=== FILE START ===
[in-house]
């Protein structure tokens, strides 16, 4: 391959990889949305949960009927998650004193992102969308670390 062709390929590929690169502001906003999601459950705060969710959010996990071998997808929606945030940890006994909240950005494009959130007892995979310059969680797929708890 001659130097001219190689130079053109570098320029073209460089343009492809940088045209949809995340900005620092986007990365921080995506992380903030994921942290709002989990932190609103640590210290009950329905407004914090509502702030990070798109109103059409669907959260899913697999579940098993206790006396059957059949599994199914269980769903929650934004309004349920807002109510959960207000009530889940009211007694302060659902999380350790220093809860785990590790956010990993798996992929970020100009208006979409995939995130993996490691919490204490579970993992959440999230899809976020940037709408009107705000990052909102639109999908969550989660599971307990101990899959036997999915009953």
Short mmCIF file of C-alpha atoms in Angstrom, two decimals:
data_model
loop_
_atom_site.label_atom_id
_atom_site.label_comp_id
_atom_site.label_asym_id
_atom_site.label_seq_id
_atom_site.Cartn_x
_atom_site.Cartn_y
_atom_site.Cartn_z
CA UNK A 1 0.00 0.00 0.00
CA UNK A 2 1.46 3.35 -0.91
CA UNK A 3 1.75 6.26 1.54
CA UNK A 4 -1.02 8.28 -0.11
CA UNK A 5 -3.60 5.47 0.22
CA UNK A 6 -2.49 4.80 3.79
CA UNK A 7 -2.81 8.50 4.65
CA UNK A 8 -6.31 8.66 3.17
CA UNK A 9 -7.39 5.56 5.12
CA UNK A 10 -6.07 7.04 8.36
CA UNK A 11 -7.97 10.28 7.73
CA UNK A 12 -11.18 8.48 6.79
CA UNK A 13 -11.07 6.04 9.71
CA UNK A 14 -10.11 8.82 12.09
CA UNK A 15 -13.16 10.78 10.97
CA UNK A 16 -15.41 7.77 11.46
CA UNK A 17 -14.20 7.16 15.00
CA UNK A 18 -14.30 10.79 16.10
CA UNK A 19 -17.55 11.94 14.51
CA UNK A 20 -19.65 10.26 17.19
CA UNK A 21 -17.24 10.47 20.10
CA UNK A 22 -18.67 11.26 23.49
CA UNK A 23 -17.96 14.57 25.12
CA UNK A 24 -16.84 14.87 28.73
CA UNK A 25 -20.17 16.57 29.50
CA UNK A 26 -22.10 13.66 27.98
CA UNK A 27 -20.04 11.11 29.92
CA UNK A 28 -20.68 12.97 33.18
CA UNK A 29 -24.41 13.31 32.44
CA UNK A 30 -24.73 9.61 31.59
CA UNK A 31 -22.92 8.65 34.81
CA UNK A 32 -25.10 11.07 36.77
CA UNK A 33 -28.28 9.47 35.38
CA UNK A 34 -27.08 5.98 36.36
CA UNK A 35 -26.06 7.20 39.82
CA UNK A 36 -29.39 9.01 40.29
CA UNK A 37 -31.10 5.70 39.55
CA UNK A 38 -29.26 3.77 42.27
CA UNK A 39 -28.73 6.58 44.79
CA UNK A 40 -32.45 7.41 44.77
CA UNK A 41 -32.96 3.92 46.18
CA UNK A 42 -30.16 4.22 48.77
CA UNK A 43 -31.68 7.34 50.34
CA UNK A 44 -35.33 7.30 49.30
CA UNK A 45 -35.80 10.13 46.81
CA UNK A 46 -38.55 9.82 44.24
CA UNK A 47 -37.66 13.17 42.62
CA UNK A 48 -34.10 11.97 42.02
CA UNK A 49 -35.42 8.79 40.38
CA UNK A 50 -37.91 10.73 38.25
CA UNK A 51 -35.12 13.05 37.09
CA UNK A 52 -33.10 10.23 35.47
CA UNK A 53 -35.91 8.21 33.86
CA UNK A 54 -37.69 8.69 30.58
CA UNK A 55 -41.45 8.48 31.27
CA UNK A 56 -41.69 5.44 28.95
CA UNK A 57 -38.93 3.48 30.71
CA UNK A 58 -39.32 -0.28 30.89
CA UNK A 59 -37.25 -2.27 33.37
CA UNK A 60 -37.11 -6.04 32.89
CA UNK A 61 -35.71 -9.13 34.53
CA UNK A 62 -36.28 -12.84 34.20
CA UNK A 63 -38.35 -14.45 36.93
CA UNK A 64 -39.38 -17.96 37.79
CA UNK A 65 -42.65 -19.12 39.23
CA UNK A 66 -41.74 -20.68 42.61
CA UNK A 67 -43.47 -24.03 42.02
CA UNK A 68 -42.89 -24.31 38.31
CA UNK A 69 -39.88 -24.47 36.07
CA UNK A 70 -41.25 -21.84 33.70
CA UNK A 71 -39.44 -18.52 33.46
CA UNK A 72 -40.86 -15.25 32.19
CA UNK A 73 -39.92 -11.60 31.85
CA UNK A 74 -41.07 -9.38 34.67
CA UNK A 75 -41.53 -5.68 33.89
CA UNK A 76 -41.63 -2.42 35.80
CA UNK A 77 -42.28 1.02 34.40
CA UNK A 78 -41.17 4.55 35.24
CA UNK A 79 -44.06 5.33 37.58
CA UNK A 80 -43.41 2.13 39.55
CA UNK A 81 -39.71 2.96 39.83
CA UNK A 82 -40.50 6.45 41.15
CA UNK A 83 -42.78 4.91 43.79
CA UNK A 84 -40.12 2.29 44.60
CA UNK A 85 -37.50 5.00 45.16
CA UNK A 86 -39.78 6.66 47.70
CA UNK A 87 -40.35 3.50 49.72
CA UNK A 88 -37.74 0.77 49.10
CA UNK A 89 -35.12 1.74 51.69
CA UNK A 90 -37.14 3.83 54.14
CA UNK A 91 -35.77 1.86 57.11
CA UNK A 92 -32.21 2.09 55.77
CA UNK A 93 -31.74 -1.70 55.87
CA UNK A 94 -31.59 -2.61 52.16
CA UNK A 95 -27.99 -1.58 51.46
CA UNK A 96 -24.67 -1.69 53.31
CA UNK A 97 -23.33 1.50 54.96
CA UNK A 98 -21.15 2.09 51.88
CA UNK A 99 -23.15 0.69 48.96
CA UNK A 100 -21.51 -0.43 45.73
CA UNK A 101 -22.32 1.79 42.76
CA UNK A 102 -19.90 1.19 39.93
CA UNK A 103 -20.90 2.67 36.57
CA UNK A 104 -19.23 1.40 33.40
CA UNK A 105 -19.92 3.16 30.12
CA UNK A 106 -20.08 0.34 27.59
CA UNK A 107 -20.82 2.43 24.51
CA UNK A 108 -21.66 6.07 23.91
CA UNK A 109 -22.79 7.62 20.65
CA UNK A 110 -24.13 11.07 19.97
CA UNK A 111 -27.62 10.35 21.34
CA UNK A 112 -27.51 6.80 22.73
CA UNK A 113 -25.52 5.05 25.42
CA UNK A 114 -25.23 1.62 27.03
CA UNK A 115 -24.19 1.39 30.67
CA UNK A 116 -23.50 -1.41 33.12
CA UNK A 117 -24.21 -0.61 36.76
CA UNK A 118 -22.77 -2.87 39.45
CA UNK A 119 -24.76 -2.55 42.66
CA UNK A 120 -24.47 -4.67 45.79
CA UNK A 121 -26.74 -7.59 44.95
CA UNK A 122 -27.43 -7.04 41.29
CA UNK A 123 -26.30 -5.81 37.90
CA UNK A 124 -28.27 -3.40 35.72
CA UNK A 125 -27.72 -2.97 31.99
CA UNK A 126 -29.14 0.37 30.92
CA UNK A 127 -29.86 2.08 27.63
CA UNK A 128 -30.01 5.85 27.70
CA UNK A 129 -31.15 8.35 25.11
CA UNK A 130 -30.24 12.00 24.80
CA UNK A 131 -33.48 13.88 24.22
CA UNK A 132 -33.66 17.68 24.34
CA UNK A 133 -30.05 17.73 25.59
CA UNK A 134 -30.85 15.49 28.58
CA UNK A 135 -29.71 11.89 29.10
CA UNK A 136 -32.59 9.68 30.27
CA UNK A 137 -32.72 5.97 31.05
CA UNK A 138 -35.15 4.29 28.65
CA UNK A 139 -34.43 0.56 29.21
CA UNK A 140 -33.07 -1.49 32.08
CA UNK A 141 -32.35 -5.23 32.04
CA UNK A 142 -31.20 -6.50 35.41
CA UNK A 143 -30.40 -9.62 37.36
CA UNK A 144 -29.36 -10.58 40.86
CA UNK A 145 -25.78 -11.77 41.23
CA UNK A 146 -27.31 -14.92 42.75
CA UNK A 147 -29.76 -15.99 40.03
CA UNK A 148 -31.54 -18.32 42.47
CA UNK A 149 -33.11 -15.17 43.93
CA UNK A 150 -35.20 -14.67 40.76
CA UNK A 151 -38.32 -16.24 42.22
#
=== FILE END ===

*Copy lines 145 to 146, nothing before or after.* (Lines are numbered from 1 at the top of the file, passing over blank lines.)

CA UNK A 133 -30.05 17.73 25.59
CA UNK A 134 -30.85 15.49 28.58